Arts movie review

Anyone but You would have been loved more by anyone but me

A typical rom-com that anyone, especially you, could have predicted


Anyone but You


Glen Powell, Sydney Sweeney

Released December 2023

Rated R. Now playing.

There is a scene in Anyone but You where Bea (played by Sydney Sweeney), after spilling a drink on her pants and drying them with a bathroom’s hand dryer, walks out of a washroom only to be stopped by Ben (played by Glen Powell). Bea then casually asks if this is the moment when he asks for her number, and Ben reluctantly agrees. But we find out that what he really wanted to do was point out that she had toilet paper stuck to her foot. I think this is the only moment in the movie I found funny.

People who like rom-coms would have probably loved this movie, but I stand by my belief that when you watch one rom-com, you’ve watched all of them. It’s pretty telling that my favorite parts of watching this movie were the faces I would make to the person sitting next to me (I watched this in a group) whenever I found something cringeworthy in the film.

Nonetheless, Anyone But You did have its special moments. I thought the movie before the six-month time skip was referencing Romeo and Juliet, but once the characters were properly introduced, I realized that the movie was actually an adaptation of Much Ado About Nothing. Bea (originally Beatrice in Shakespeare’s work) is a Boston University law school dropout (the theater cheered when Boston was displayed on the silver screen) who hits it off with Ben (originally Benedict), a business trader for Goldman Sachs. However, due to some miscommunication, they grow resentful of each other and cut it off there.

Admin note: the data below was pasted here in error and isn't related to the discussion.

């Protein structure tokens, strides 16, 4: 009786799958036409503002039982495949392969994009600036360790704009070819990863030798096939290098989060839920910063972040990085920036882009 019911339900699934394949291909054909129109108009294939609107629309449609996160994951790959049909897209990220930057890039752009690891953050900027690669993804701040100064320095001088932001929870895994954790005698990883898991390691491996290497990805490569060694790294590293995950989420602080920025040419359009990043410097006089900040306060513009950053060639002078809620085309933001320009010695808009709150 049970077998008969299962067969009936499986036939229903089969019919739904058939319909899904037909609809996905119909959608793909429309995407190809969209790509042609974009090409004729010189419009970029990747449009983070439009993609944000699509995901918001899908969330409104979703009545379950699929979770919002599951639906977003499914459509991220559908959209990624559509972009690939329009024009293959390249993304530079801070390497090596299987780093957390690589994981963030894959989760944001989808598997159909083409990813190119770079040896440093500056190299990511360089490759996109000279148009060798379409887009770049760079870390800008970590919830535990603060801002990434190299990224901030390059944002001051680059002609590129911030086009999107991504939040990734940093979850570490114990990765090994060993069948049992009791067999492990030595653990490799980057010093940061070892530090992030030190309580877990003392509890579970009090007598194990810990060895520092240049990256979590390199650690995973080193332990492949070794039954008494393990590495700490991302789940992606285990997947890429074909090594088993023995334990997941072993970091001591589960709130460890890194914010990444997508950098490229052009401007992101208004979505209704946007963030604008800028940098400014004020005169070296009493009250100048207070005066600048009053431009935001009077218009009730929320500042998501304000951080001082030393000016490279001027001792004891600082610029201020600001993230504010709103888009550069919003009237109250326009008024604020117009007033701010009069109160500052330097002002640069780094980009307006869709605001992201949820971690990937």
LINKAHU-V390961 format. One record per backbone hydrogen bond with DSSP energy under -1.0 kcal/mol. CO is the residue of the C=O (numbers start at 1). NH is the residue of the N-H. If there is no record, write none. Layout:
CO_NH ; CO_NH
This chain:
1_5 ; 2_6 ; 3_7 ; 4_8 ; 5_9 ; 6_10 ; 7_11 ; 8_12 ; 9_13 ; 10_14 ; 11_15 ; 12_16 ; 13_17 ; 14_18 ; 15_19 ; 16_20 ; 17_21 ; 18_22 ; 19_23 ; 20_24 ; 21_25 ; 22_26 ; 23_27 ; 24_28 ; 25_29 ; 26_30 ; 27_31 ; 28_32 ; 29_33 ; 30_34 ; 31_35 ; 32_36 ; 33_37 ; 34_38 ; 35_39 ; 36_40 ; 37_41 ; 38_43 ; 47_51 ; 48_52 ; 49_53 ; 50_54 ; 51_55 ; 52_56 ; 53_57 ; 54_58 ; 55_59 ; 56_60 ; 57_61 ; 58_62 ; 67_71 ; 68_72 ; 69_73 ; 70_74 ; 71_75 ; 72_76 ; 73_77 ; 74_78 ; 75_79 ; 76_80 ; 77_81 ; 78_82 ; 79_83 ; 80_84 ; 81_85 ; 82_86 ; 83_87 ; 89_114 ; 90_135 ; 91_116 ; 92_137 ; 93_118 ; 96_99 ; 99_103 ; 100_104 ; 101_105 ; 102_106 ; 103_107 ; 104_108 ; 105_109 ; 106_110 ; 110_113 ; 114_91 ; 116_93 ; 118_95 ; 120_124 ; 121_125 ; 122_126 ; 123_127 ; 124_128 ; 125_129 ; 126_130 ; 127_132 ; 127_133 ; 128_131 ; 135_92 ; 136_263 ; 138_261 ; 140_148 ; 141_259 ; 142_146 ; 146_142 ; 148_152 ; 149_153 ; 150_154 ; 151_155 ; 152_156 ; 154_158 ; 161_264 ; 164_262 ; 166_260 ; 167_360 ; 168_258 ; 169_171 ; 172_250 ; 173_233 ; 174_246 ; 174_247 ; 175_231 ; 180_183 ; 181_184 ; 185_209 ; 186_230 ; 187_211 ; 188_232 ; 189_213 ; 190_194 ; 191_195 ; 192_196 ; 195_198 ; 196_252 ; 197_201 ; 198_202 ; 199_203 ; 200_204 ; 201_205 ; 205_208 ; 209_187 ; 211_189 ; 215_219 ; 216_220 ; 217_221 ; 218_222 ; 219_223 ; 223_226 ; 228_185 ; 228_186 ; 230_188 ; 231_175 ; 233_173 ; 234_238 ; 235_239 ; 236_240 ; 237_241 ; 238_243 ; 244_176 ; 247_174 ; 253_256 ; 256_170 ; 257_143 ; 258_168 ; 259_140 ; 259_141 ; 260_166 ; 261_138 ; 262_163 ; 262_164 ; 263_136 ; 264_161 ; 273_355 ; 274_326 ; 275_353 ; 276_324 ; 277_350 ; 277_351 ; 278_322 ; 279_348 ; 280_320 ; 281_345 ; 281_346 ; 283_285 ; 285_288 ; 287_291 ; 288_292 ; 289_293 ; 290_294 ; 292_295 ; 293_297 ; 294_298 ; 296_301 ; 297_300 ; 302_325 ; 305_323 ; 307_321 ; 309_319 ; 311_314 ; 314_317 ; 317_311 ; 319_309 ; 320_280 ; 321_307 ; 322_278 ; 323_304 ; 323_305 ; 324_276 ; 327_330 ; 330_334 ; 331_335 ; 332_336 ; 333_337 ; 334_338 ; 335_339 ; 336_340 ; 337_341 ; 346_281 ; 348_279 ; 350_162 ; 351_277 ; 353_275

After the time skip, Ben and Bea meet again in a pub coincidentally. Of course, once Bea and Ben meet, they immediately antagonize each other for their actions half a year ago, and this kickstarts Bea and Ben’s enemies-to-lovers arc. The pub scene also introduced me to characters like Claudia (played by Alexandra Shipp) and Halle (played by Hadley Robinson), the film’s versions of Claudio and Hero in Much Ado About Nothing, respectively. Essentially, Claudia and Halle are getting married in Australia, and they want both Bea and Ben to come because the former is Halle’s sister, while the latter is Claudia’s friend. Since it will start the plot, both Bea and Ben begrudgingly accept, taking the same flight there and even starting a scene on the plane, where Ben kept making subtle jabs against a bystander to get to Bea, which made me writhe in my seat.

Forced proximity is a ubiquitous trope in many enemies-to-lovers stories, so it was no surprise that it also played a part in this movie. It just cemented my initial thoughts about the two leads getting together in the end, and even if it was about the journey, the trip there took the old beaten path. And honestly, Bea and Ben should have gotten together with their ex-lovers.

Bea has an ex-fiancé named Jonathan (Darren Barnet), whom she leaves for ambiguous reasons. When she meets Ben, Bea and Jonathan are on a relationship break, and when Ben finds out, he accuses her of cheating. Likewise, Ben also has relationship drama, as going to Australia makes him meet his ex-girlfriend Margaret (Charlee Fraser), with whom Ben is still somewhat smitten.

After both have misadventures with their respective exes, Bea and Ben decide that they should start “fake” dating each other to avoid problems with them. I think they should have each gotten back with their exes because Bea and Ben lacked actual chemistry, and the relationship seemed superficial. In contrast, both have better dynamics with their exes because the “fake relationship” vibe is not sold well. As a result, this really dampened the ending when Bea and Ben got together, but Jonathan and Margaret also became a couple in the end? It was a questionable decision since their only interaction on screen was sharing a glance, so it comes off as awfully contrived.